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Recital
GLITTERING PIANISM IN LI'S OAKMONT RECITAL
by Terry McNeill
Thursday, April 11, 2019
Piano prodigies have always been a fascination for the music public, and the greatest of them (some were Mozart, Mendelssohn, Liszt, Saint Saëns, Hofmann) went on to legendary fame. George Li, who made is local debut at a Music at Oakmont recital April 11, was a remarkable recent keyboard prodigy t...
Symphony
SO CO PHIL'S SEASON CLOSER WITH EXPANSIVE PROKOFIEV 5TH IN JACKSON
by Terry McNeill
Sunday, April 07, 2019
Closing their 20th season with their usual programming aplomb, the Sonoma County Philharmonic played a provocative set of concerts April 6 and 7 in the Jackson Theater, the Orchestra’s new home at the Sonoma Country Day School by the Sonoma County Airport. Local composer Nolan Gasser’s Sonoma Overt...
Choral and Vocal
SISTINE CHAPEL INSPIRATION FOR THE TALLIS SCHOLARS IN WEILL HALL
by Sonia Morse Tubridy
Friday, April 05, 2019
Returning to Weill Hall April 5 after a seven year absence, the ten singers of the Tallis Scholars brought the sacred choral tradition of Palestrina and his contemporaries to an audience of delighted music lovers. Under the direction of Peter Phillips, the 1973 founder of the group, the program was...
Symphony
AUTUMNAL SIBELIUS 7TH HIGHLIGHTS VSO'S SEASON CLOSING CONCERT
by Terry McNeill
Sunday, March 31, 2019
Closing their 87th Season March 30 and 31 the Vallejo Symphony has moved from a single weekend concert to a set of two, and the late March response was two full houses in the charming downtown Vallejo Empress Theater. Conductor Marc Taddei opened the Sunday program with a rousing performance of B...
Recital
SHARED INSTRUMENTAL BEAUTY IN VIEAUX-MEYERS WEILL HALL CONCERT
by Abby Wasserman
Saturday, March 30, 2019
Exciting timbral sound and intricate counterpoint, made possible when two artists with complementary instruments play together, were richly explored by violinist Anne Akiko Meyers and guitarist Jason Vieaux March 30 in Weill Hall. Whether in close harmony, or unison, or weaving separate melodies to...
Chamber
RARE MAHLER QUARTET AT MILL VALLEY CHAMBER CONCERT
by Abby Wasserman
Sunday, March 24, 2019
Piano quartets are relatively rare in the classical literature, and there are only about 40 compositions for the combination of piano, violin, viola and cello, mostly from the Romantic period of the mid to late 1800s. It therefore was special March 24 to hear three great works of this medium, perfor...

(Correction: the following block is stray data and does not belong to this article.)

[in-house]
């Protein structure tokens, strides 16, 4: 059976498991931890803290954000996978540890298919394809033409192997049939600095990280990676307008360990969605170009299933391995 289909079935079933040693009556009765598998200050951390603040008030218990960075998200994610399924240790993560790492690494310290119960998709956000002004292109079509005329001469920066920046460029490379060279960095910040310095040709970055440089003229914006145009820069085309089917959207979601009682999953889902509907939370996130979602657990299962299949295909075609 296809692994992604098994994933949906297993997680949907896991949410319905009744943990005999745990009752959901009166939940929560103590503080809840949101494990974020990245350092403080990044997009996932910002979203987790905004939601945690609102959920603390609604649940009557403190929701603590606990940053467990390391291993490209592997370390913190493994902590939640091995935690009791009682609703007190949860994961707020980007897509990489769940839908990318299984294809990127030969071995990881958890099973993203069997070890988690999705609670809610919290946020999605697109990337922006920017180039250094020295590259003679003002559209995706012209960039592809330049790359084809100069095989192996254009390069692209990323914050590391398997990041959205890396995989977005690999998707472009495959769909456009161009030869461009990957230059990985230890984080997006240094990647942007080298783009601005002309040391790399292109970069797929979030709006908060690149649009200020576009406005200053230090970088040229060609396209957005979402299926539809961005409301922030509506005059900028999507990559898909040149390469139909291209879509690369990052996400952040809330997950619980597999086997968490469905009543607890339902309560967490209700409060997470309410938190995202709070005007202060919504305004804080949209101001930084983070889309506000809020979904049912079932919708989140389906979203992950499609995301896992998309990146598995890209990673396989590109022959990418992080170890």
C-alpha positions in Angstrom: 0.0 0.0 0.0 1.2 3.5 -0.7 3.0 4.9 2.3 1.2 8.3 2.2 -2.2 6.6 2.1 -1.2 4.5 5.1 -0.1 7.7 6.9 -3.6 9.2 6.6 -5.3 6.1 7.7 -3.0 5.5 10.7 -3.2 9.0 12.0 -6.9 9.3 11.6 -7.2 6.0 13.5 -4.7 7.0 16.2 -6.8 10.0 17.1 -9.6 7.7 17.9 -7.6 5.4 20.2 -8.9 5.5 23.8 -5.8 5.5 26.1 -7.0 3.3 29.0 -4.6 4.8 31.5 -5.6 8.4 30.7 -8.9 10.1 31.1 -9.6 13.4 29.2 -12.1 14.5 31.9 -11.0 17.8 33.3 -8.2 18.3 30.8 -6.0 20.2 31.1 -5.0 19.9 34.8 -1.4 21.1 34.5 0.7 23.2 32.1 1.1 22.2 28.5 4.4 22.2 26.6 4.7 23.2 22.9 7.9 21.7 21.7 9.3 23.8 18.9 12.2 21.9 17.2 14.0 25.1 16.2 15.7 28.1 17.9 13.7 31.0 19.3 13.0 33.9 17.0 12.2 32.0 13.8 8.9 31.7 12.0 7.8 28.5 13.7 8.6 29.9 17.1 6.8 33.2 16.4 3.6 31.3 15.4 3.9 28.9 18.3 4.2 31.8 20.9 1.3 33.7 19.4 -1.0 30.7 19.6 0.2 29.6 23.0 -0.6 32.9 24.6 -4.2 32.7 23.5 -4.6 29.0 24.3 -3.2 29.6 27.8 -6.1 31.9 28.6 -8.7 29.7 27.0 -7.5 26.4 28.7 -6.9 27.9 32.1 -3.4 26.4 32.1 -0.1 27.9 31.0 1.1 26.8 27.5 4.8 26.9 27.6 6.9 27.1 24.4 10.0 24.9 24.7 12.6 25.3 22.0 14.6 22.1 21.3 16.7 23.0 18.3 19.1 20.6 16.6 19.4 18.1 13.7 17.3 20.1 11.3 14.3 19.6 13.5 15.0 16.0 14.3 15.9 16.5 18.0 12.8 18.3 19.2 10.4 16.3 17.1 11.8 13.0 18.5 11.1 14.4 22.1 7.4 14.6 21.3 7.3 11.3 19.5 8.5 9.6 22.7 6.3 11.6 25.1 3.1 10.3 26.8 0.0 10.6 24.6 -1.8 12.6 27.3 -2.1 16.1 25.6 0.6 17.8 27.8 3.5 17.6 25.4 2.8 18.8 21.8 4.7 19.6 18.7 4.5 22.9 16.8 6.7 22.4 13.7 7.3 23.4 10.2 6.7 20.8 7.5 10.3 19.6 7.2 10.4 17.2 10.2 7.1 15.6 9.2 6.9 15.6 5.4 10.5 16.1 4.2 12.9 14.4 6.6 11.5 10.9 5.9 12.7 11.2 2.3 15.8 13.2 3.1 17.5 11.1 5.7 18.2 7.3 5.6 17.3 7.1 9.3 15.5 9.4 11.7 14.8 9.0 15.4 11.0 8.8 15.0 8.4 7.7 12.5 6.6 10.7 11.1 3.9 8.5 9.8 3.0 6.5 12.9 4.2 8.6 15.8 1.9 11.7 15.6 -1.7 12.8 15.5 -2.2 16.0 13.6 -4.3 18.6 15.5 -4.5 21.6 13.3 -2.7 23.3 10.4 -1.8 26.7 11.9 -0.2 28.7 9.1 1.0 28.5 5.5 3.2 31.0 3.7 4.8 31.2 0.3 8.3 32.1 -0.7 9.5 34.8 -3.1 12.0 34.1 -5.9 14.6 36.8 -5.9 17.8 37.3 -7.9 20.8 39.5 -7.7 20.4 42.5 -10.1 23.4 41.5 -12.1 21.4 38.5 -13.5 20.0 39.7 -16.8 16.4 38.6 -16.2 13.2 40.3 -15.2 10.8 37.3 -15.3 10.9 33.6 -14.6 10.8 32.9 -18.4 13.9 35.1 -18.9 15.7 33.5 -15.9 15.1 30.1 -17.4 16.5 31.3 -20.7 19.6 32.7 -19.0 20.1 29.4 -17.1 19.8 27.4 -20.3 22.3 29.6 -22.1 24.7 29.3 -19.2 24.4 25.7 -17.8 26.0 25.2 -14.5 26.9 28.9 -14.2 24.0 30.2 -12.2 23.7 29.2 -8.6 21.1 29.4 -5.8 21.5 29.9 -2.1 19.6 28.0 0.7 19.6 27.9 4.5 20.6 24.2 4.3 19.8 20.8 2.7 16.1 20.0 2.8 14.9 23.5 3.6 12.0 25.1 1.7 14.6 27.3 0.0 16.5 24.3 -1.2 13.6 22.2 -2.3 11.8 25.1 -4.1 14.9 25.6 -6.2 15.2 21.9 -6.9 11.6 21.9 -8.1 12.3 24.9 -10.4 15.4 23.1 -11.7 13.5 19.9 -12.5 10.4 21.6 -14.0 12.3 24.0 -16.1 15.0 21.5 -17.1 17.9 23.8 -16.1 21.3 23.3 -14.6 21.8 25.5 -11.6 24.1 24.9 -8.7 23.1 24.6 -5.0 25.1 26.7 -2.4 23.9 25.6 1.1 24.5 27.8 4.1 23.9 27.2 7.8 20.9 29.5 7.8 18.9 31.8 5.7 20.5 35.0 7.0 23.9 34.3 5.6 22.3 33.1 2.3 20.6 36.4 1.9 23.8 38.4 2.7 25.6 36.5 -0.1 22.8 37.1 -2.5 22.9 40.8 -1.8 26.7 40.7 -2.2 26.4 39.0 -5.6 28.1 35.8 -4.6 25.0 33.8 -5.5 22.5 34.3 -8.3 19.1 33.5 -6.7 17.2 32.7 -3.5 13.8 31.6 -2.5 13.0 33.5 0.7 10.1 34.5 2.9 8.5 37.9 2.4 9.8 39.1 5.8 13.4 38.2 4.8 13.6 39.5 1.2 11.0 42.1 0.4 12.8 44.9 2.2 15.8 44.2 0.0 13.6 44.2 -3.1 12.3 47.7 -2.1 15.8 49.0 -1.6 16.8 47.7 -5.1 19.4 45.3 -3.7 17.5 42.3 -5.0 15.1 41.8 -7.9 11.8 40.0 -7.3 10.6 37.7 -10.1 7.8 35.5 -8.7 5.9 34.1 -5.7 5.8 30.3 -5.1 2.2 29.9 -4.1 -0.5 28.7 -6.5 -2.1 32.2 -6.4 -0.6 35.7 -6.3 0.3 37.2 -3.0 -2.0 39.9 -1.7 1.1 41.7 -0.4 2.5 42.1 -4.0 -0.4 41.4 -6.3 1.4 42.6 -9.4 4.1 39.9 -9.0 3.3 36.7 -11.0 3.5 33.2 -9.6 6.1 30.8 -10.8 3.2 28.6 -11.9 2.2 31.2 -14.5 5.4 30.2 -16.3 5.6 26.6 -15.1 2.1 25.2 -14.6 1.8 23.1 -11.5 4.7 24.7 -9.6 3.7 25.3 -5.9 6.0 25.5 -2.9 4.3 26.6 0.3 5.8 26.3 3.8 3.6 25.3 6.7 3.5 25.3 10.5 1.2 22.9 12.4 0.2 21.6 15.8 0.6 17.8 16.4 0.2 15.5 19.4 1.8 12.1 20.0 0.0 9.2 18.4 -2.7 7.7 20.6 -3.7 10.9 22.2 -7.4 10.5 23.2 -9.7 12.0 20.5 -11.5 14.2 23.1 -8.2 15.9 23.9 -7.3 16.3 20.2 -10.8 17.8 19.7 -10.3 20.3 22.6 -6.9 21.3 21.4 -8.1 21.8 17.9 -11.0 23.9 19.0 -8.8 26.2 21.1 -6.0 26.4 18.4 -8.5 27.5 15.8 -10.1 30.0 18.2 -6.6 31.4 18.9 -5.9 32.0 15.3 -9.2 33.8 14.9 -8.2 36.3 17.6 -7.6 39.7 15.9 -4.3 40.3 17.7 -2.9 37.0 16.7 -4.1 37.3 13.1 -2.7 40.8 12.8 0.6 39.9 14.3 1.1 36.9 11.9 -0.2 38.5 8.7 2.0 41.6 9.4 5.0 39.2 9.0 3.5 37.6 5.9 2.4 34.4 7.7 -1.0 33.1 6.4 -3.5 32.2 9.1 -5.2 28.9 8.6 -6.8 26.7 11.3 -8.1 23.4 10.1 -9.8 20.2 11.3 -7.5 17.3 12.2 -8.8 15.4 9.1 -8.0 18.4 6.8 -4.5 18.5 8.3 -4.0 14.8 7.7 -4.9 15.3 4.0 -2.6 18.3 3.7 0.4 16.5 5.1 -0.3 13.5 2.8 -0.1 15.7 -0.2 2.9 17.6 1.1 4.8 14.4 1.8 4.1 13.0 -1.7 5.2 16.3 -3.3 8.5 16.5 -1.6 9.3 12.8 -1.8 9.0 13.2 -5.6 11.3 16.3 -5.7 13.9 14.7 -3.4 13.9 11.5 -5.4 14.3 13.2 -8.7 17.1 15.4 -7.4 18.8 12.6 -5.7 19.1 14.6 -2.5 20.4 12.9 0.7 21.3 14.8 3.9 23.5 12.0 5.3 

Symphony
AMERICAN CLASSICS SPARKLE UNDER KAHANE’S BATON
by Steve Osborn
Saturday, March 16, 2019
Jeffrey Kahane, the Santa Rosa Symphony’s former conductor, returned to the Weill Hall podium on Saturday night, and the results were expectedly wonderful. The concert of American classics was by turns playful (Gershwin’s “An American in Paris”), emotional (Barber’s violin concerto) and triumphant (...
Chamber
FLORESTAN TRIO'S MENDELSSOHN AT SPRING LAKE VILLAGE CONCERT
by Terry McNeill
Friday, March 08, 2019
Spring Lake Village’s monthly concerts usually clock in under an hour, but the March 8 Florestan Trio’s performance was more extended as so much good music was on tap for the 125 residents attending at Santa Rosa’s premiere retirement residence facility. Four short pieces made up the first half, be...
Chamber
TILDEN TRIO'S BOHEMIAN ENERGY AT DOMINICAN CONCERT
by Terry McNeill
Sunday, March 03, 2019
Hard on the heels of the Trio Navarro’s late February concert in Sonoma State’s Schroeder Hall, Northern California’s other premiere resident piano trio, the Tilden, played an equally convincing program March 3 in Dominican University’s Angelico Hall. Clearly each hall’s acoustics, stage pianos and...
Recital
24 SONGS IN A MENKE-THOMPSON RECITAL ODYSSEY
by Terry McNeill
Saturday, February 23, 2019
Sonoma County pop and country singing enjoys continued popularity but it rare to see a professional classical vocal concert announced. Diva Ruth Ann Swenson was once a local star, but she has long departed and not much virtuoso recital singing can be found in the North Bay. But the exception to th...